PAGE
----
Hospital Computer Helps Doctors With Diagnosis, Including Death
As reported by the BBC earlier today, Beth Israel Deaconess Medical Center in Boston is using sophisticated medical software with a supercomputer which automatically collects and analyses data about the condition of their patients … every 3 minutes! The computer can suggest what is wrong with a patient before the doctor can diagnose them. It sorts information from a database of 250,000 patients over the past 30 years, which enables the computer to recognize rare diseases more quickly than the doctors can.
Dr. Steve Horng, who was interviewed for the report, says the computer is helping doctors, and not to be looked upon as a replacement for them. However, the tail end of the report are the sentences which really stands out in the piece, when Dr. Horng says:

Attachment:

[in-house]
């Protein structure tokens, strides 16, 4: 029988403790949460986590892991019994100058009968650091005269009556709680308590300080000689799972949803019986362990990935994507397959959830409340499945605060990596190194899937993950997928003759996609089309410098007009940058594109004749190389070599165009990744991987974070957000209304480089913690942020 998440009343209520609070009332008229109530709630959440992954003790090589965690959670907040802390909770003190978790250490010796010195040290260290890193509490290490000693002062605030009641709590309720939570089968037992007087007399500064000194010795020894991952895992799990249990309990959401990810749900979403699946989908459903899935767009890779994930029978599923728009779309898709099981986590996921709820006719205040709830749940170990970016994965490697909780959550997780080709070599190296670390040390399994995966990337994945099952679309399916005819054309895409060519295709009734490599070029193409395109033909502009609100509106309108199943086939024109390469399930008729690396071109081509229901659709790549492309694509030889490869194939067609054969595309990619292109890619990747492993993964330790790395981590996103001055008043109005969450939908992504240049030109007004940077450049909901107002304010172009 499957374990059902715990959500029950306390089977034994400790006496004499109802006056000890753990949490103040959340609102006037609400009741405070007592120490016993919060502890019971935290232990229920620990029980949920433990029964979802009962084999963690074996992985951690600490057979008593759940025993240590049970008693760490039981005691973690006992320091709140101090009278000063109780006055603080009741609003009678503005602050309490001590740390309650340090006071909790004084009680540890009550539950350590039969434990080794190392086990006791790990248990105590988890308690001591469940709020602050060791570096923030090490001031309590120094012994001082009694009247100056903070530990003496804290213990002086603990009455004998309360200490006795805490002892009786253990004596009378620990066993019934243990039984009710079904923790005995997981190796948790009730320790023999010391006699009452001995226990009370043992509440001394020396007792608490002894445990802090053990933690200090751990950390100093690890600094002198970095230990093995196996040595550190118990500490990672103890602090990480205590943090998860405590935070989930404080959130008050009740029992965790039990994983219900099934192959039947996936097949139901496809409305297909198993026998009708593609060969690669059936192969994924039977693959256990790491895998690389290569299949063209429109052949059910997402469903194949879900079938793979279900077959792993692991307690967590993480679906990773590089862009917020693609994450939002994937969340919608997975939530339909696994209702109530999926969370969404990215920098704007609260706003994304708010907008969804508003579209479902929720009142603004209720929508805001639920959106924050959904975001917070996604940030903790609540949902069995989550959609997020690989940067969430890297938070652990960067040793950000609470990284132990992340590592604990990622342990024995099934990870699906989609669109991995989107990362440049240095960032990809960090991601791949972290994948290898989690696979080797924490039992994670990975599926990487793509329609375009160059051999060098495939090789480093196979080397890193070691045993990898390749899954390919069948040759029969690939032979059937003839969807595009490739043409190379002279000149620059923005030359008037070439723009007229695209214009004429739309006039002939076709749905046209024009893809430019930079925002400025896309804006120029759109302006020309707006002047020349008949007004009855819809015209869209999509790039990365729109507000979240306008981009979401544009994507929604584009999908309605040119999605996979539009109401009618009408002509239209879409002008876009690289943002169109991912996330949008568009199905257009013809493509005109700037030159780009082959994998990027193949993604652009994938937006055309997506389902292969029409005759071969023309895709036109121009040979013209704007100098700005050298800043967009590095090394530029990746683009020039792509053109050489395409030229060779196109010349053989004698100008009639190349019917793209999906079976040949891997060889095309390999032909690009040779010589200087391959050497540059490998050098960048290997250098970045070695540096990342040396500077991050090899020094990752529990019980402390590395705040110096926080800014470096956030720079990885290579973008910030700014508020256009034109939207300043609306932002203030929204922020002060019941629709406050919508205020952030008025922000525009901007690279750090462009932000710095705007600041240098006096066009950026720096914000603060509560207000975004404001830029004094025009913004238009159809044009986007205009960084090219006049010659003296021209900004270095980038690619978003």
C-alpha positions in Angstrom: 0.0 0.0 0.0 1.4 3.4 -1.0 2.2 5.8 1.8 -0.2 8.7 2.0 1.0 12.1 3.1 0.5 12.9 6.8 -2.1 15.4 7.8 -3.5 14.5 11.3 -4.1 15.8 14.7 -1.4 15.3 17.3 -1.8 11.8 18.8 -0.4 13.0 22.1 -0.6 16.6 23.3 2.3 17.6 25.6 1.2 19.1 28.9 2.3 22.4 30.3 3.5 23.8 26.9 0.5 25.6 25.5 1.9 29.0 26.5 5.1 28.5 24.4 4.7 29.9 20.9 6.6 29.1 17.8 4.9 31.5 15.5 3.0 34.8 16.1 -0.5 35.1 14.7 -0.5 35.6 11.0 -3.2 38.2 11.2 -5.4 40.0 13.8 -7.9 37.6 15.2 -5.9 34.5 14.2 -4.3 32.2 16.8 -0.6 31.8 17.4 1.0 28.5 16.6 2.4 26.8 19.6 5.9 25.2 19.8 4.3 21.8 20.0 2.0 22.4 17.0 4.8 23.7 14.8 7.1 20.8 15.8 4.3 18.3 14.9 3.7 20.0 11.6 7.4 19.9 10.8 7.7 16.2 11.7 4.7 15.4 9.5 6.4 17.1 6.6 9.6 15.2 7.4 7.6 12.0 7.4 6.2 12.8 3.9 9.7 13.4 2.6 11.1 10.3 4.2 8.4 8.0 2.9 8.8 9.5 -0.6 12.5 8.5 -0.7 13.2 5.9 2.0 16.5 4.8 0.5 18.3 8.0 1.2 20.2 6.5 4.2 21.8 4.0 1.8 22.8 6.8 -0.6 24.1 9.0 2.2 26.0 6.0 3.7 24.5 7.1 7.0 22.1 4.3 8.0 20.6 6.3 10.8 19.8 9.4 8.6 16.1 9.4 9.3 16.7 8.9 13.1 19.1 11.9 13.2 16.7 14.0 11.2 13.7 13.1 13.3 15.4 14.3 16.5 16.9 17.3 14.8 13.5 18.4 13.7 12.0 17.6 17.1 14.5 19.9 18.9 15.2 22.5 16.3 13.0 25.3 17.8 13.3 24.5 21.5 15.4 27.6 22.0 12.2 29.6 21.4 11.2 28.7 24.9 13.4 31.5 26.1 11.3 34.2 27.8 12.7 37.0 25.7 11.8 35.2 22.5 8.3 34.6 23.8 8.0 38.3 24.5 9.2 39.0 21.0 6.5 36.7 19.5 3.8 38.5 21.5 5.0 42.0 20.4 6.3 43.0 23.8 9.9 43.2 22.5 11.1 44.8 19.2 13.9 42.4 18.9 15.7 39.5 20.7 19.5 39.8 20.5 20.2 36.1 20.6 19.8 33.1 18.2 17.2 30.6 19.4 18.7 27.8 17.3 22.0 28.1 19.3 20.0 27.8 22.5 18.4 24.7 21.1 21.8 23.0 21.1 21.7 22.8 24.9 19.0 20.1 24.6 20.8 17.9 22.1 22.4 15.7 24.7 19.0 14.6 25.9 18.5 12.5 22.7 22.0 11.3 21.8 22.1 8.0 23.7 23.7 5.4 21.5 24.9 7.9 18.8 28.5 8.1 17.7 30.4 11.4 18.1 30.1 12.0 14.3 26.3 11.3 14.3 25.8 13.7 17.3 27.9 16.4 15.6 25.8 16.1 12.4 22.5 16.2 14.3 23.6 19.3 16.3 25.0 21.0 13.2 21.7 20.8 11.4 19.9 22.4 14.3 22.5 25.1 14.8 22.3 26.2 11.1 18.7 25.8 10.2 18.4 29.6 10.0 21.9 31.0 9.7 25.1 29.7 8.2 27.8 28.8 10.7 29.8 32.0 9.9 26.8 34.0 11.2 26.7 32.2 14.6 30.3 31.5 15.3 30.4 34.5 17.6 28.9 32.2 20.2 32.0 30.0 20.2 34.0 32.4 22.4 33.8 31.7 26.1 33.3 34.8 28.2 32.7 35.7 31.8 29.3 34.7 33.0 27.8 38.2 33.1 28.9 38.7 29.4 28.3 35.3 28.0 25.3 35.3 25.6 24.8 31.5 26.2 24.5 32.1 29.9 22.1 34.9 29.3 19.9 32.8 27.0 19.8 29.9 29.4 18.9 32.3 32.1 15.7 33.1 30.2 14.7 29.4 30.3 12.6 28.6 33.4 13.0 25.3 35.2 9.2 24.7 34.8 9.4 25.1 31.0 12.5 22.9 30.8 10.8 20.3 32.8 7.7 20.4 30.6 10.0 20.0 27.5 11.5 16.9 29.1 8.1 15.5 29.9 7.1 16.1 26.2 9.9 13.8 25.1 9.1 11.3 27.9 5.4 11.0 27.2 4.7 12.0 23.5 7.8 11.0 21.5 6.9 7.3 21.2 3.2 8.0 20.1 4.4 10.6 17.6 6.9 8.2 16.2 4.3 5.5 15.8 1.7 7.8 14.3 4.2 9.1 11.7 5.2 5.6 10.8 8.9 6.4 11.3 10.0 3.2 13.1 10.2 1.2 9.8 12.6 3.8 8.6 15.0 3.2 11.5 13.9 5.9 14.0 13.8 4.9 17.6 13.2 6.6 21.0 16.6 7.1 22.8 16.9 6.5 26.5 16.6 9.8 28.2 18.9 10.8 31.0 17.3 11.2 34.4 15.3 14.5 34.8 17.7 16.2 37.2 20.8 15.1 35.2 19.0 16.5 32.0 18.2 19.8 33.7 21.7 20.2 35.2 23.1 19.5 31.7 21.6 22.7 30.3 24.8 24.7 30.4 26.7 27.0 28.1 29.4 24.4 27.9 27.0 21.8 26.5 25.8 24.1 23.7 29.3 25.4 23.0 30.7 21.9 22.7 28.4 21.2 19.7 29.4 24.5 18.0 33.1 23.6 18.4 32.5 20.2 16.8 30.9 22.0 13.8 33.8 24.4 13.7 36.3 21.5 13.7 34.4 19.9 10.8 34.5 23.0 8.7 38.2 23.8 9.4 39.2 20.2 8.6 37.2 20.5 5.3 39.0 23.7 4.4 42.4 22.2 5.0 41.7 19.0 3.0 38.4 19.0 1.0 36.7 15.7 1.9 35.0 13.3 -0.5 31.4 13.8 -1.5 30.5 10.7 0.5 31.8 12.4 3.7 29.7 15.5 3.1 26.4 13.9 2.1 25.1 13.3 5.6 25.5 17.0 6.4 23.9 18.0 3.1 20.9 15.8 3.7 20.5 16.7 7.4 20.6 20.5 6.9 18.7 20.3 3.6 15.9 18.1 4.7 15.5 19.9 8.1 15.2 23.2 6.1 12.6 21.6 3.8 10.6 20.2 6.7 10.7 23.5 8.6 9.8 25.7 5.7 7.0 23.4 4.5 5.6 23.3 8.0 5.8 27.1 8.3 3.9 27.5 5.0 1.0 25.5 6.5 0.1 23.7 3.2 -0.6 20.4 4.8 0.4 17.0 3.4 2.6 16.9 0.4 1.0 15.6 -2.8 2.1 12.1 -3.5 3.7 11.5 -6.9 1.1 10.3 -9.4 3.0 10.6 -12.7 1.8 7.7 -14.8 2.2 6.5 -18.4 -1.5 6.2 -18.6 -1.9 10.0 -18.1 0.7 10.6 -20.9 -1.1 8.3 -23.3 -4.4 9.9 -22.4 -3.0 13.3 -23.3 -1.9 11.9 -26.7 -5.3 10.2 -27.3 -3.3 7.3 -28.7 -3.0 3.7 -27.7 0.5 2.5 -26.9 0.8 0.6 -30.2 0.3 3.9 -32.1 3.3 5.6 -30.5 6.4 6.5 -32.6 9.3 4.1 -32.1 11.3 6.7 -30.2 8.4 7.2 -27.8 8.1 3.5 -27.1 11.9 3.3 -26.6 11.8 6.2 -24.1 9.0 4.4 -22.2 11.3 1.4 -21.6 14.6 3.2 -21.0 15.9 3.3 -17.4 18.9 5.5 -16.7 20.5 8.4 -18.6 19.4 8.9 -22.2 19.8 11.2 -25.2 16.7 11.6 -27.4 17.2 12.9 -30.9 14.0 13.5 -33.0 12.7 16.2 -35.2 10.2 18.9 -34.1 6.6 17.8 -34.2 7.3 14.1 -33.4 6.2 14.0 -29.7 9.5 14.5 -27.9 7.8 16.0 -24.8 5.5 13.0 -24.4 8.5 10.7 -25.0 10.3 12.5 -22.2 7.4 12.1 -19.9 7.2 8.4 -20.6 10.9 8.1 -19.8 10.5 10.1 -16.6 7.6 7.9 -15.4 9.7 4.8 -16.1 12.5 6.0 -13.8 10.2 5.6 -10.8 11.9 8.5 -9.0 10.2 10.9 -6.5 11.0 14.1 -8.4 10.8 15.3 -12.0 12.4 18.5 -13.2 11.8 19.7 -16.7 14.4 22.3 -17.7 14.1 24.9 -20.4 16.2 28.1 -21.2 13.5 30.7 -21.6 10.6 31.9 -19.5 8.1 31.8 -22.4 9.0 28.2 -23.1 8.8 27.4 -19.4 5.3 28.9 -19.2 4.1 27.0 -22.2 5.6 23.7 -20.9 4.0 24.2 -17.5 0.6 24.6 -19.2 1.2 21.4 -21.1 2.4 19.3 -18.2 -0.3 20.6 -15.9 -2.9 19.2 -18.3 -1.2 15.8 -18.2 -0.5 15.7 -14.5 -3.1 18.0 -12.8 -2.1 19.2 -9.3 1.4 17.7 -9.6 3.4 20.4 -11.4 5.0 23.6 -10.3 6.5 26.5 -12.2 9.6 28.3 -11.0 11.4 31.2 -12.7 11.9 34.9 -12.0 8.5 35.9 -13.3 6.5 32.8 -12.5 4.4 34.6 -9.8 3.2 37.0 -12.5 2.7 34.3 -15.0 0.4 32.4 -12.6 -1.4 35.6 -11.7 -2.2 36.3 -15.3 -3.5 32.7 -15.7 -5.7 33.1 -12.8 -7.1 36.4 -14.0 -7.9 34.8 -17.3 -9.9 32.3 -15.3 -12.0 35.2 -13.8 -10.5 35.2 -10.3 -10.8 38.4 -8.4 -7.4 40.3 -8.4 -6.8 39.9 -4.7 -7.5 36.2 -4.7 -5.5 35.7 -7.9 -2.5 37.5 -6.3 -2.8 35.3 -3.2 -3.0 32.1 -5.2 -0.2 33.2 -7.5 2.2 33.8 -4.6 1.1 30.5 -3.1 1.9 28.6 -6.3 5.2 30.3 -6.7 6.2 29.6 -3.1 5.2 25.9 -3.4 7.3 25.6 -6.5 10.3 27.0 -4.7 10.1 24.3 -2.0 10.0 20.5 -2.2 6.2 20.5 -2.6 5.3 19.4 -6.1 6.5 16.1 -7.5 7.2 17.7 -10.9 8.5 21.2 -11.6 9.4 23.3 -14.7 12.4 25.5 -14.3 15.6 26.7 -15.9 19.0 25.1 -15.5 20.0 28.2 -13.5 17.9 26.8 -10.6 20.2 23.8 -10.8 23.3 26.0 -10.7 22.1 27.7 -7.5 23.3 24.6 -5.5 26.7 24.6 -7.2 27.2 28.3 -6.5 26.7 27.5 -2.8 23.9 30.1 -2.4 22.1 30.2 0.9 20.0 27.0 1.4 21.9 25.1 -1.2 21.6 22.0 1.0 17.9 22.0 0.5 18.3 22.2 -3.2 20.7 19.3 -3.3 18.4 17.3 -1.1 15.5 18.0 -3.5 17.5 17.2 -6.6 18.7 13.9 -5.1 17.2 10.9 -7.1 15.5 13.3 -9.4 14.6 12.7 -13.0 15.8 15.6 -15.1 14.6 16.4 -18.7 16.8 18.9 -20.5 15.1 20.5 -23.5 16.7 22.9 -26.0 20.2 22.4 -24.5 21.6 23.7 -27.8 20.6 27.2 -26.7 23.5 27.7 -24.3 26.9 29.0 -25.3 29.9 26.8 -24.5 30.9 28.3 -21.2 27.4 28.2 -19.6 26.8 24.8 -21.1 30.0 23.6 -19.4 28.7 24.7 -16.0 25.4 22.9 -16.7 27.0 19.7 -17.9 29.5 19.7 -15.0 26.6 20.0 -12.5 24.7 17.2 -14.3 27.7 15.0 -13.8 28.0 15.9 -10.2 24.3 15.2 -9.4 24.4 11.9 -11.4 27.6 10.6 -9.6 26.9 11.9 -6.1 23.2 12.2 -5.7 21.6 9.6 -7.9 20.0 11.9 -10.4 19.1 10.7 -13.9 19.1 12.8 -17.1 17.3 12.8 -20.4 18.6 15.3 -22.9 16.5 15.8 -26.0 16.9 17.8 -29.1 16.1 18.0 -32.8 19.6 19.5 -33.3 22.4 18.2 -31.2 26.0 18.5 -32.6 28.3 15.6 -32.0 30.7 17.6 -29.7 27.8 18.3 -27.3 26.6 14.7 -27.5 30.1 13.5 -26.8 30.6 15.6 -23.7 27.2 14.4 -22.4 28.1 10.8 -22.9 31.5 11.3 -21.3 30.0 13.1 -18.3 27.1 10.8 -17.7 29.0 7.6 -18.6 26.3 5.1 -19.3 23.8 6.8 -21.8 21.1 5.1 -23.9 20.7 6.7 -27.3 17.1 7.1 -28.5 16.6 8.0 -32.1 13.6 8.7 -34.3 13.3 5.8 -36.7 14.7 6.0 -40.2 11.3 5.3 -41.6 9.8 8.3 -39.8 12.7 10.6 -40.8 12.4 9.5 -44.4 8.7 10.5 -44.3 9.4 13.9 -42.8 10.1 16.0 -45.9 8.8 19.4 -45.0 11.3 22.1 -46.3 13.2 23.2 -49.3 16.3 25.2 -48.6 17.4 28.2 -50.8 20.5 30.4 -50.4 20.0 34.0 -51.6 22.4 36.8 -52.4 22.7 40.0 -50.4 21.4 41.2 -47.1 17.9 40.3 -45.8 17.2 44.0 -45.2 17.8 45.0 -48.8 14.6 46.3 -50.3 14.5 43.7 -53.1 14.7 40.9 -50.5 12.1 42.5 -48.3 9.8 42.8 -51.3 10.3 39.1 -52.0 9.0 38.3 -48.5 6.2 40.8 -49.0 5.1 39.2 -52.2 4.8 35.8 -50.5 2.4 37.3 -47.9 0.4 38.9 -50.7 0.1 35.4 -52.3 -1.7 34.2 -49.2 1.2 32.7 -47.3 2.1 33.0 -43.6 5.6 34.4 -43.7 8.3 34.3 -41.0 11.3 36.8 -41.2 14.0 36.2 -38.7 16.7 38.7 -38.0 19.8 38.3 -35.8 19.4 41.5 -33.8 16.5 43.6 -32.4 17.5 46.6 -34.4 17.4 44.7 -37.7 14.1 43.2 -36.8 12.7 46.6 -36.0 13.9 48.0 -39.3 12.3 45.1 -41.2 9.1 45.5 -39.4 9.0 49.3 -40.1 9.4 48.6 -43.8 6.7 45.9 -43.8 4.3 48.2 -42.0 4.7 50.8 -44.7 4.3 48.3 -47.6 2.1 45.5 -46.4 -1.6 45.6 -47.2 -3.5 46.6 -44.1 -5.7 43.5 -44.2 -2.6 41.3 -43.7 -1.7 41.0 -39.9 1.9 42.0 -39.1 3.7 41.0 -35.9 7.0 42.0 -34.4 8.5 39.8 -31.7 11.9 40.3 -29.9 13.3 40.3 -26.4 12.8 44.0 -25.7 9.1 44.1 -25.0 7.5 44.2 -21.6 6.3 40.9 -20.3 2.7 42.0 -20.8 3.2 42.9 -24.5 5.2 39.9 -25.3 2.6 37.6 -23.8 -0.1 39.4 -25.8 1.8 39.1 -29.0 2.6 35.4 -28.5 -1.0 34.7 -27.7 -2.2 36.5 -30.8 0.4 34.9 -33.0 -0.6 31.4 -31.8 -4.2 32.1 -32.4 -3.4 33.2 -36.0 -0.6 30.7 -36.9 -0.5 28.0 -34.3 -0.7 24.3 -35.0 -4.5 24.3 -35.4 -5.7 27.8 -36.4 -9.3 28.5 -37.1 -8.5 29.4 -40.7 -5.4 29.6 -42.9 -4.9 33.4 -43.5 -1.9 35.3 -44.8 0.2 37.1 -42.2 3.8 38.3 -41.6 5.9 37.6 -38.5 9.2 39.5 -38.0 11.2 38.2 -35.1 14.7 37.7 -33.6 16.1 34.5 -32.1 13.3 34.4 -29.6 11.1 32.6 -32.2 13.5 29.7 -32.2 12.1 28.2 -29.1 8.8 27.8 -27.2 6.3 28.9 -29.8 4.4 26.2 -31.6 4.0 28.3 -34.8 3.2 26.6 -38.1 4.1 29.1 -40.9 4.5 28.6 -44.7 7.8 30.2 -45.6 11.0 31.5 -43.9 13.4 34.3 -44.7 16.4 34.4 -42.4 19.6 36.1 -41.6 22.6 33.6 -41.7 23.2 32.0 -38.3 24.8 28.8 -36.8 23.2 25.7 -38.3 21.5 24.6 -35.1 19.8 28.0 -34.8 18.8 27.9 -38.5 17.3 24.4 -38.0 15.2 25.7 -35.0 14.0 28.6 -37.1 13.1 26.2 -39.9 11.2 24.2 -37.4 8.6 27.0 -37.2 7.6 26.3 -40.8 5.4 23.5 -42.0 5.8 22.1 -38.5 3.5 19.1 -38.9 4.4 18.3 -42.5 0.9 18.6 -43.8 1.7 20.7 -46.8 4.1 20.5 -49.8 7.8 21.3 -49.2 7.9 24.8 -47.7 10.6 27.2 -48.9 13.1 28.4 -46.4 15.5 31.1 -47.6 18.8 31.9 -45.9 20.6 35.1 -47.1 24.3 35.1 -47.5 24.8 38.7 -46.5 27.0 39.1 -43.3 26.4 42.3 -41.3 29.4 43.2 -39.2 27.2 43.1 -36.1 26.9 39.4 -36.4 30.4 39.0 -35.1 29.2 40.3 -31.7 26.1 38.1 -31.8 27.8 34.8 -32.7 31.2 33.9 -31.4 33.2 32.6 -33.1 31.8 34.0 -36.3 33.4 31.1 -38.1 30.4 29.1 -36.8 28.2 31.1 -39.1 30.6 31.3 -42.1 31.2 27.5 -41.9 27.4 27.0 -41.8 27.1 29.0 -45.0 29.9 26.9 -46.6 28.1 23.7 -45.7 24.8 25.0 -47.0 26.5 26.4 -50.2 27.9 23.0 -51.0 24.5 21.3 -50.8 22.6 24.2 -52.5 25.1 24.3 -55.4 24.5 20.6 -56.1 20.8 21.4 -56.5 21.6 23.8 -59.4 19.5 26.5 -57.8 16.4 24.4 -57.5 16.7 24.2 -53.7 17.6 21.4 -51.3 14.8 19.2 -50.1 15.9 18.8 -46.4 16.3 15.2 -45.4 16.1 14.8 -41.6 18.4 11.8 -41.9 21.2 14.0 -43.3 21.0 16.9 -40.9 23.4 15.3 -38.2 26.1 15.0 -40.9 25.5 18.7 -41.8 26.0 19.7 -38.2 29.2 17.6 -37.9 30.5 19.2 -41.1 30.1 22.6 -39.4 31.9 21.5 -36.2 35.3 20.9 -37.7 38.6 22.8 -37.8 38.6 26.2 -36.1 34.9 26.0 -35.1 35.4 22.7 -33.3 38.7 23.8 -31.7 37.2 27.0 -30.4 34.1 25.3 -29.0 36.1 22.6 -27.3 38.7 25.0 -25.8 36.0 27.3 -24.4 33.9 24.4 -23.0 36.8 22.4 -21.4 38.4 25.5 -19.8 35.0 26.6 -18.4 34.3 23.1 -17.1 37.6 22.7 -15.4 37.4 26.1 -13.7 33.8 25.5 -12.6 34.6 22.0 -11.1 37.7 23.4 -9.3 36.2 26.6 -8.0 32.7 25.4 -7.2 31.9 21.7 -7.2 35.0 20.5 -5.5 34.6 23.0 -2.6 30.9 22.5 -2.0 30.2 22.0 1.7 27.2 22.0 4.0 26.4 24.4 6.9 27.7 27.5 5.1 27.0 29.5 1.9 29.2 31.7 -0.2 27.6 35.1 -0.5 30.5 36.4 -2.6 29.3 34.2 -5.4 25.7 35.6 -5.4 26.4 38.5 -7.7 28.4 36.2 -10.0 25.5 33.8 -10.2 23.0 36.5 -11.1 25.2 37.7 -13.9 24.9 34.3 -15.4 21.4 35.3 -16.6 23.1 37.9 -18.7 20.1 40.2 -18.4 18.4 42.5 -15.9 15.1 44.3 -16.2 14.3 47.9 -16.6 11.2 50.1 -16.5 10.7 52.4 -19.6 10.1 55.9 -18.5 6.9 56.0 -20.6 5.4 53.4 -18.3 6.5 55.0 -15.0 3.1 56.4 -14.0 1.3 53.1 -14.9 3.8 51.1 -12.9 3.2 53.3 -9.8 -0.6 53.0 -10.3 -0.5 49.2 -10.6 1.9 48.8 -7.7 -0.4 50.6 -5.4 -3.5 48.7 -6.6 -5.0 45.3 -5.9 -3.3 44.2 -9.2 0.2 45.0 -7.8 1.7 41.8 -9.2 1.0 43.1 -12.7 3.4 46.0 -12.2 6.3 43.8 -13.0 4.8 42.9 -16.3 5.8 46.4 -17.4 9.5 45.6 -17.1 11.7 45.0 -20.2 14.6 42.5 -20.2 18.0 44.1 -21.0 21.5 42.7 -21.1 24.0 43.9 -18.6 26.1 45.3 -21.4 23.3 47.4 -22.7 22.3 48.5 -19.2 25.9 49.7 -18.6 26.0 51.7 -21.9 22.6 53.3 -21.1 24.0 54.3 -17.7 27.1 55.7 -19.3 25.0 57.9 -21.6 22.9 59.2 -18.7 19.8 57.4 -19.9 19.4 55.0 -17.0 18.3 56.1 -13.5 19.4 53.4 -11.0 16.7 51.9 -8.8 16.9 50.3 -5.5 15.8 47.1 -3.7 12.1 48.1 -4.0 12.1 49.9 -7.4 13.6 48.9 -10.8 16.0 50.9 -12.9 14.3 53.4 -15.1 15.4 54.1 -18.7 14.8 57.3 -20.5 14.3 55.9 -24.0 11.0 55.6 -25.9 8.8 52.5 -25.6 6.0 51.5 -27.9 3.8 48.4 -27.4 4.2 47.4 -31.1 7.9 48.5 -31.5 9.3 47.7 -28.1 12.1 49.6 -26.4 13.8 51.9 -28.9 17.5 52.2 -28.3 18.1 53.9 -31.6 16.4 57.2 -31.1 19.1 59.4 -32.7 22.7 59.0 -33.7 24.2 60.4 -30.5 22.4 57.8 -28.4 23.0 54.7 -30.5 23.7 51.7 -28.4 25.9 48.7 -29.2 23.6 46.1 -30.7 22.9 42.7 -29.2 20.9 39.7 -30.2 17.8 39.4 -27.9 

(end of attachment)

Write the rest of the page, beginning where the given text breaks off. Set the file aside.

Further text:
We can predict with almost a 96% confidence that these patients will have “this” probability of dying. So if the computer says you are going to die, you will probably die in the next three days.
Perhaps not the best “bedside manner” offered by Dr. Horng, but his point is quite a reality check.
For as uncomfortable as it may seem to have machines help determine a person’s chances of death, it is an amazing piece of technology. In a world of shrinking medical resources and personnel, combined with ever-rising heath-care costs, asset allocation is becoming a necessity in providing large-scale, complete health care services. Computers are going to play a larger role in helping medical experts make more accurate decisions about the health of the patients, and the corresponding best treatment – or perhaps just as importantly, when it is best to not proceed with certain treatments.